The Law of 24 July 2014 consolidates the rights and obligations of patients in a single law, thereby allowing for greater consistency and transparency in the relations between patients and healthcare providers. This law focuses on:
- the importance of the information due to patients by health providers;
- improving the extent to which patients' wishes are taken into account in the delivery of care, including the possibility of appointing a trusted person or support person;
- the generalisation of and access to the patient's medical file;
- the creation of a National Health Information and Mediation Service (Service national d’information et de médiation) on 1 January 2015.
Mutual respect, dignity and loyalty
Patients have the right to the protection of their privacy, confidentiality, and dignity, and to respect for their religious and philosophical convictions.
By providing, in accordance with their abilities, information that is relevant for their care, and consenting to and cooperating in the latter, patients play a part in ensuring that they receive the best possible healthcare.
Access to quality healthcare
Depending on their state of health, patients have equal access to healthcare. This care is provided efficiently and in line with scientific data and legally prescribed quality and safety standards.
In addition, healthcare should be organised in a way that guarantees continuity of care in all circumstances.
Freedom to choose healthcare providers
Subject to the organisational imperatives inherent in the delivery of healthcare, each patient has the right to freely choose the healthcare provider they wish to receive care from. They may change their mind at any time.
For all medical procedures delivered in a hospital setting, their choice is limited to the healthcare providers accredited by the establishment.
Refusal to provide healthcare to patients
A healthcare provider may refuse to provide care to a patient for personal or professional reasons. They may refuse to provide any care when they believe they are not in a position to do so appropriately.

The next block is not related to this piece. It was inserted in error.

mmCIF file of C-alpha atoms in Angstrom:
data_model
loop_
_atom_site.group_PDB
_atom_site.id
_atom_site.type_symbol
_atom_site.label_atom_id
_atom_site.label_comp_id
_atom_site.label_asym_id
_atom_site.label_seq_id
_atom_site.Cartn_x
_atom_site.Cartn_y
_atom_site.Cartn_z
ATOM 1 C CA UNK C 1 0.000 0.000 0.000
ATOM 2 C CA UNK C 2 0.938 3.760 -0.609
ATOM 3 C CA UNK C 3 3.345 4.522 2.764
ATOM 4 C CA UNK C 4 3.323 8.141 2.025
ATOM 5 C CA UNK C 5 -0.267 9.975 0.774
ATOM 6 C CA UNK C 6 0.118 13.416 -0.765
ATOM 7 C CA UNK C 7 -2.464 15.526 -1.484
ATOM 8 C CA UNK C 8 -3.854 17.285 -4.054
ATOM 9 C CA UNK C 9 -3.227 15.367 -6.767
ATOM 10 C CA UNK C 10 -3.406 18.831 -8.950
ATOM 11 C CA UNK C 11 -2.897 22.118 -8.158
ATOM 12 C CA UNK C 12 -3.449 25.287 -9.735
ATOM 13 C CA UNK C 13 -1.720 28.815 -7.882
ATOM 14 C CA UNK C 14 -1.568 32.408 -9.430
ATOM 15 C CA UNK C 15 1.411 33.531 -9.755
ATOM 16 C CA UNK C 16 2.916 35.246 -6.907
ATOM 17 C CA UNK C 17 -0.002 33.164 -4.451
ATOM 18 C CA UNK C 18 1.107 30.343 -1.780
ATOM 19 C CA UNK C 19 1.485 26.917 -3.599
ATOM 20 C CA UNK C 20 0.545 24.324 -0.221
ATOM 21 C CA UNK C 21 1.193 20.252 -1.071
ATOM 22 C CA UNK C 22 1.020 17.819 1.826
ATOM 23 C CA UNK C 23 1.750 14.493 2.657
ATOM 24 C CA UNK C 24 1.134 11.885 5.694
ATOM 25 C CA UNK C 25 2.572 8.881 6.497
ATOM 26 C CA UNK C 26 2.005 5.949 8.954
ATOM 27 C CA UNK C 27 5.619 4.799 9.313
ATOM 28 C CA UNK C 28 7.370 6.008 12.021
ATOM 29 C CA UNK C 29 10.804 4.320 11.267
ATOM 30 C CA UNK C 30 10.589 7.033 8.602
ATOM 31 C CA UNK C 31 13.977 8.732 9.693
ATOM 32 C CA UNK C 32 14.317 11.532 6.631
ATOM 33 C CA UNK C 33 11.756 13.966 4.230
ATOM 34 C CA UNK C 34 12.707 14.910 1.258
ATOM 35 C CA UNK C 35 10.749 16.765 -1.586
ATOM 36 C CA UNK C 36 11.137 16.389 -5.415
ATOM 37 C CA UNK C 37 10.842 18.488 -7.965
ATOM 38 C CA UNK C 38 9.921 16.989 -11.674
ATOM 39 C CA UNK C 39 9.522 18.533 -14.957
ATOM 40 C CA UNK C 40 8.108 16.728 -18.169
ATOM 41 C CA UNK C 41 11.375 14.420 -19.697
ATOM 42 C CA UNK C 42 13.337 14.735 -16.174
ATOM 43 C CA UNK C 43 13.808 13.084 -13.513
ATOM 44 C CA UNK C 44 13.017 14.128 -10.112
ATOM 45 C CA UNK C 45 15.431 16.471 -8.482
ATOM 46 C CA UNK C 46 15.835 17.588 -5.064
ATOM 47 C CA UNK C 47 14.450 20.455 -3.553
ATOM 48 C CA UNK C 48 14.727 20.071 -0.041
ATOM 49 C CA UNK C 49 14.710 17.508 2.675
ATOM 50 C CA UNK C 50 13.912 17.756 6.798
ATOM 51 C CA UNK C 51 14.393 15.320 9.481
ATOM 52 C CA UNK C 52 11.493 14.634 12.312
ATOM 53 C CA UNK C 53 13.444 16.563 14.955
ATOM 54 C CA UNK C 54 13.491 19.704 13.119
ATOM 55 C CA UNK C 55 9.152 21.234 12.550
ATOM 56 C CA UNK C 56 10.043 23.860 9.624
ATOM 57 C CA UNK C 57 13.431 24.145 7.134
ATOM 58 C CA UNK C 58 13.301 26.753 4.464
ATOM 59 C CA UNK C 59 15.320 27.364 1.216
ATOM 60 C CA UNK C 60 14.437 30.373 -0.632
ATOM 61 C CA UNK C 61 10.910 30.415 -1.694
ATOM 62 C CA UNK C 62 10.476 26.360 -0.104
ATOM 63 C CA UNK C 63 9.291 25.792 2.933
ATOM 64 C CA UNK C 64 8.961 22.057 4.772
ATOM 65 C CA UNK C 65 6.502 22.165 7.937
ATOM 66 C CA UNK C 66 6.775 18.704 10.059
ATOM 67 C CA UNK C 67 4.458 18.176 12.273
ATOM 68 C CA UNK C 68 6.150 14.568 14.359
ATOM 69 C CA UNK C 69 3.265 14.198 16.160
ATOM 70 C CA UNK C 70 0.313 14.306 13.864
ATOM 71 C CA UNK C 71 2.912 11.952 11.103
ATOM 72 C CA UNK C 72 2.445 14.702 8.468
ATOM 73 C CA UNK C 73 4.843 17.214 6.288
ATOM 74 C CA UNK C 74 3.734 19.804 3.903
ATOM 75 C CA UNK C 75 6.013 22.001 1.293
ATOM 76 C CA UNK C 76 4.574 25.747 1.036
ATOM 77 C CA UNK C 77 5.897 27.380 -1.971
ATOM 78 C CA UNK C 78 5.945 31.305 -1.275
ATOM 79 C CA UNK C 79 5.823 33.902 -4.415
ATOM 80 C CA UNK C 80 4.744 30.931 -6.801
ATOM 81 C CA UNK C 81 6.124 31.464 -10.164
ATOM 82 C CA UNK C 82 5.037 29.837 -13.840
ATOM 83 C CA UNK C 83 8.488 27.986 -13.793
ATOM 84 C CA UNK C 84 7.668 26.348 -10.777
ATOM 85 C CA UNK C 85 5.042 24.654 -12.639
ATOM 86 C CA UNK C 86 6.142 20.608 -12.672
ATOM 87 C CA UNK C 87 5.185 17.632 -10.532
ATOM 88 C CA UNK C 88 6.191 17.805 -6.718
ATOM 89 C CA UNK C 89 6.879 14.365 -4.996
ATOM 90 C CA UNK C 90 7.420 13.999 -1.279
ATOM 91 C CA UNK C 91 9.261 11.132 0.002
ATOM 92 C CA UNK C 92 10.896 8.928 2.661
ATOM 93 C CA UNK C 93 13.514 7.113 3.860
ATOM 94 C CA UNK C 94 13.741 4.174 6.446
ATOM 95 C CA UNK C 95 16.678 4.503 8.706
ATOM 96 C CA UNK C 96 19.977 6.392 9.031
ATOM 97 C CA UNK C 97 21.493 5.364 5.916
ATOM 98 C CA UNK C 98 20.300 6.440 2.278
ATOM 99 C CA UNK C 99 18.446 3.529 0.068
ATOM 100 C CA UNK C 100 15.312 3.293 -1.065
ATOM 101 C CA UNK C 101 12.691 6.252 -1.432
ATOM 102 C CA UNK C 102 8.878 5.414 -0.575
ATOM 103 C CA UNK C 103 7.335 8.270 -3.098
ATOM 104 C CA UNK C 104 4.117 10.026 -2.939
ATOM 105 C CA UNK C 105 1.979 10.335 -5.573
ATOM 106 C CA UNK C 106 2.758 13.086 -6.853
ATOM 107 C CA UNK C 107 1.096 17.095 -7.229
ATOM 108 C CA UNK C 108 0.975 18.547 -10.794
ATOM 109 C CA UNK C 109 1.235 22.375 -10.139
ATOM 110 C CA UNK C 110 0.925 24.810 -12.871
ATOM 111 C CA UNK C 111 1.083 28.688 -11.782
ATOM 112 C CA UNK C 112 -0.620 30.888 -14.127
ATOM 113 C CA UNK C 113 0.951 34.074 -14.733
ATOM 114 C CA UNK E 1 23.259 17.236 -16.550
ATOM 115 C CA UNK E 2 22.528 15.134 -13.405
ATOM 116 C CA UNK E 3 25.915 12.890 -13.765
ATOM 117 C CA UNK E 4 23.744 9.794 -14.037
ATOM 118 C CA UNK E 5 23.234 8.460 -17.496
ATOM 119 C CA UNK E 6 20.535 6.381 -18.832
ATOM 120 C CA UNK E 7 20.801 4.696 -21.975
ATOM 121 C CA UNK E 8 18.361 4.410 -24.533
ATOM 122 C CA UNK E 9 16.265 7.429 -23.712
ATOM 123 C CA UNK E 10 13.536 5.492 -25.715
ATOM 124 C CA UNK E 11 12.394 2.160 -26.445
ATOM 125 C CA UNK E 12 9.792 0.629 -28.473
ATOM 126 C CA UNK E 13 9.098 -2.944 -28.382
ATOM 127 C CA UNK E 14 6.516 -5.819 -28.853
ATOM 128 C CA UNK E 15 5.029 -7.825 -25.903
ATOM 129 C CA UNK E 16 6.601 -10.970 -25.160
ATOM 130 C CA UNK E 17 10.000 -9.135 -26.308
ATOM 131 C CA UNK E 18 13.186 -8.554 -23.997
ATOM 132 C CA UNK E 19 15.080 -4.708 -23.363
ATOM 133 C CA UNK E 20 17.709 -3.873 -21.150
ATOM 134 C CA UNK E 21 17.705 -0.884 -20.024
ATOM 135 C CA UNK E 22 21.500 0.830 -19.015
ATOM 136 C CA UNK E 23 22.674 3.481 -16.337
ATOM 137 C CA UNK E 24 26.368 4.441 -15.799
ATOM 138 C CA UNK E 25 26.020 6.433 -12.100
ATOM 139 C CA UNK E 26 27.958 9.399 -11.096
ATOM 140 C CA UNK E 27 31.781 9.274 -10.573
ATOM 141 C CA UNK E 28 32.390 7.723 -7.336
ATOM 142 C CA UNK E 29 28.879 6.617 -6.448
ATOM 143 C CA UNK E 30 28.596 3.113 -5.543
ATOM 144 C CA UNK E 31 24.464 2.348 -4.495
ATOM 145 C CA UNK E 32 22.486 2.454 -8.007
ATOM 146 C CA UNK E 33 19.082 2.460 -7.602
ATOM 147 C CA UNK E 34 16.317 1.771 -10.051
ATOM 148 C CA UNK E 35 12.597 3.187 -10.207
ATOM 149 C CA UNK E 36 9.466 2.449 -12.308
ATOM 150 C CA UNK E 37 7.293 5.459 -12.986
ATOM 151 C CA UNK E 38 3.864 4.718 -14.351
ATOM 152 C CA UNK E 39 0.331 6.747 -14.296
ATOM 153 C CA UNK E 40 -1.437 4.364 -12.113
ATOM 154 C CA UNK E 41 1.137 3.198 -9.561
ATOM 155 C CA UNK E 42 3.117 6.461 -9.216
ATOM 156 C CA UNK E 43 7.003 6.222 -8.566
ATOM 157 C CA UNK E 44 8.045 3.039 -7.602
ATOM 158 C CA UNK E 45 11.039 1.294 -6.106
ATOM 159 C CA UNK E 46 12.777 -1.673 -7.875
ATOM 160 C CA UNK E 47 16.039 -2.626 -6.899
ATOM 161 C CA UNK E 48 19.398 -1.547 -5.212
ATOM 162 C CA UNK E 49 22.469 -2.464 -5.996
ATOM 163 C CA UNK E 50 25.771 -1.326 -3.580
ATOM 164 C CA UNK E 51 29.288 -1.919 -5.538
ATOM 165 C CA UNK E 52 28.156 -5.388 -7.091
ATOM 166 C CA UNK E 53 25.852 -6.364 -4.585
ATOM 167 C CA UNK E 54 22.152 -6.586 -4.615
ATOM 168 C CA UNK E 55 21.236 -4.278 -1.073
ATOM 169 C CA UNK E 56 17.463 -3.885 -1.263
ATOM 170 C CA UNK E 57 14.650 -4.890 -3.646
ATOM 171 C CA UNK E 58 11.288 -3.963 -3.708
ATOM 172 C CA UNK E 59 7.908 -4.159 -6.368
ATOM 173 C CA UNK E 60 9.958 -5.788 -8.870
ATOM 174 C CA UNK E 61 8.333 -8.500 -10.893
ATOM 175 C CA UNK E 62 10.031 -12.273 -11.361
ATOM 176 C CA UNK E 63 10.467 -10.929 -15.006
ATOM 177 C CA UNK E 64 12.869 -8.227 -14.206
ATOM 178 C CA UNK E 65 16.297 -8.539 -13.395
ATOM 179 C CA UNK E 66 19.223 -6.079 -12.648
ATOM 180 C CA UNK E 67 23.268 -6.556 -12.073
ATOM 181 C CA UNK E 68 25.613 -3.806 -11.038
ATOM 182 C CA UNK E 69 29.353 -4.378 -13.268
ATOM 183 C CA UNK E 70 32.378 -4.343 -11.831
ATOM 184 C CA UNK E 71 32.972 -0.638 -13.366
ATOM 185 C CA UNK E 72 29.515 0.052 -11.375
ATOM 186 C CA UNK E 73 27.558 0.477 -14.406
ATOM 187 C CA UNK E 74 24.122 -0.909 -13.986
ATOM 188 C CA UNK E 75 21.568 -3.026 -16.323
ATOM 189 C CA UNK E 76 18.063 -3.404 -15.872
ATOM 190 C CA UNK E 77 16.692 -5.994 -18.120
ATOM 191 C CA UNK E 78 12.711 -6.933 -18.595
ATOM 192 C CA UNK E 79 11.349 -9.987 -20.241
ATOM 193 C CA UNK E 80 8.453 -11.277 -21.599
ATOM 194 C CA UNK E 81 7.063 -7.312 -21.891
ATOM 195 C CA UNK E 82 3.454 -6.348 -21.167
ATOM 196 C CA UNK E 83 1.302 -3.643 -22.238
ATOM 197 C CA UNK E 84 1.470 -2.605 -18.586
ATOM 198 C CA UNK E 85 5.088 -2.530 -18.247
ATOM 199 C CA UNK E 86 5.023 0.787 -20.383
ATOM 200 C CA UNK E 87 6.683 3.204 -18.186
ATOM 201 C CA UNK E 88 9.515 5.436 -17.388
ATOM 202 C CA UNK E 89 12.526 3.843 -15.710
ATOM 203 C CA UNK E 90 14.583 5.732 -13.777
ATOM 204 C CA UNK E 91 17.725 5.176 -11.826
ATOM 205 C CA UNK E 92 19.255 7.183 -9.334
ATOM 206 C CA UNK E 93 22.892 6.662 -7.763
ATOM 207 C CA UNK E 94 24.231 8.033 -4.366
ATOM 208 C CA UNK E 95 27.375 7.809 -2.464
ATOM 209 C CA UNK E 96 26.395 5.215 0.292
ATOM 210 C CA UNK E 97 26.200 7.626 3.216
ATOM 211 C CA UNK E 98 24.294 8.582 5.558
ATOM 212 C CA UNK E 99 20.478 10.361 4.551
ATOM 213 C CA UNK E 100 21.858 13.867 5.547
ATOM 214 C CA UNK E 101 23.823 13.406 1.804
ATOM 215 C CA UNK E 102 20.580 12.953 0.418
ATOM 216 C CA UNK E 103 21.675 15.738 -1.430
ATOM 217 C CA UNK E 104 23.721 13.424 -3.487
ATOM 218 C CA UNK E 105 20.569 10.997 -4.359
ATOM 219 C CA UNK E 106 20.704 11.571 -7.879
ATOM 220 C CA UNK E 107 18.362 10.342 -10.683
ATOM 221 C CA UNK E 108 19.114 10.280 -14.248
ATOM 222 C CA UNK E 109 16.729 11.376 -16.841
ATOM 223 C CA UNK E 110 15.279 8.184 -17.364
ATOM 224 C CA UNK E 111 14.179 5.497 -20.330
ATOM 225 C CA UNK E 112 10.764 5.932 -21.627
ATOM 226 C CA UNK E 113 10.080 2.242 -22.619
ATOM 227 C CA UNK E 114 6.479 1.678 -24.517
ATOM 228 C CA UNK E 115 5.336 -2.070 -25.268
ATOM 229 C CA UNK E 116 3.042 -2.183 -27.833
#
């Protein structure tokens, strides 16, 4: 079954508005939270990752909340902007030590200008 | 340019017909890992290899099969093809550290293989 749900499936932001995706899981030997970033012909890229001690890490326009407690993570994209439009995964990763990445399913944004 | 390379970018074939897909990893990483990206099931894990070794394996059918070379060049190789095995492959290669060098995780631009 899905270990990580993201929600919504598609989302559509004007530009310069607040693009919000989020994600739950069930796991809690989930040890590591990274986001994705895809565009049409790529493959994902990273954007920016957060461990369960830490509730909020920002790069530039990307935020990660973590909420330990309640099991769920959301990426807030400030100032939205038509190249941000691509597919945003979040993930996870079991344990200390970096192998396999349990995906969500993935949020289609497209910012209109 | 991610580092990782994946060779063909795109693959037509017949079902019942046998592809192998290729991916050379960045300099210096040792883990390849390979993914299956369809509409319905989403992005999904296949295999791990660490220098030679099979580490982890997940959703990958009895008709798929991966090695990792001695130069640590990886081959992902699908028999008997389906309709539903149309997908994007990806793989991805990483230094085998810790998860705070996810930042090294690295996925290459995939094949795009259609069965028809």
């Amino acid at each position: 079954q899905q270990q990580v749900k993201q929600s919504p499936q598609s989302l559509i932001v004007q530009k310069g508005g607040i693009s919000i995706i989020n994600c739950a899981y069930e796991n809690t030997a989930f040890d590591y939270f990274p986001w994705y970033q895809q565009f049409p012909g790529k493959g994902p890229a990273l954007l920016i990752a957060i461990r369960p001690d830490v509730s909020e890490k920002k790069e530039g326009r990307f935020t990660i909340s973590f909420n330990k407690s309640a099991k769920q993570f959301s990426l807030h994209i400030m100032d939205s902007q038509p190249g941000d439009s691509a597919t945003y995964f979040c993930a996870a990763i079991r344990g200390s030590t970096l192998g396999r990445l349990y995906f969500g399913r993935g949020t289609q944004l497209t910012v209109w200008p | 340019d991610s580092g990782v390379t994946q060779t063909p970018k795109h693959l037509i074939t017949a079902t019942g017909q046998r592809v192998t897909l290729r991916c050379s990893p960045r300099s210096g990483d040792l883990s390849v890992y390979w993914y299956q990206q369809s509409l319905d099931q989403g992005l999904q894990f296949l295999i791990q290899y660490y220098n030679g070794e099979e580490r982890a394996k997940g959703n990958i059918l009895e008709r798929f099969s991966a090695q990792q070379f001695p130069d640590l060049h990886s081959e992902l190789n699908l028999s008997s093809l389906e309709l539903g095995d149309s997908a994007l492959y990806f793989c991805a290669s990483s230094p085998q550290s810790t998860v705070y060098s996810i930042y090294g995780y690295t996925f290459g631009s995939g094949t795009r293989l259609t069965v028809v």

Differences in treatment may be legitimate when founded on objectively justifiable reasons. Consequently, for example, when a patient's state of health does not justify the use of certain treatments, the healthcare provider cannot be accused of discrimination if their action is based on objective medical reasons.
At the patient's request, the healthcare provider will help the patient find a another provider that is capable of providing the required care. Providers are duty-bound to provide:
- urgent first-aid care to the extent of their capabilities;
- continuity of care in all circumstances.
The refusal to provide healthcare may not, in any case, be based on discriminatory considerations. When a patient can present factual grounds for supposing that they have been discriminated against, it is up to the healthcare provider to justify their refusal by providing objective non-discriminatory reasons for their decision. In practice, it is in healthcare providers' best interest to record the objective non-discriminatory reasons for their refusal to provide care in the patient's medical file.
Right to assistance
Patients have the right to be assisted in their healthcare-related formalities and decisions by a third party of their choosing, who may or may not be a healthcare professional. Any such person chosen by the patient to support and assist them are called support persons.
To the extent desired by the patient, the support person is integrated in the healthcare process and, if requested by an adult patient, the obligation to patient confidentiality may be waived in their regard.
The identity of a support person is noted in the patient file. The healthcare professional may however at any time freely decide to speak with the patient without the support person being present.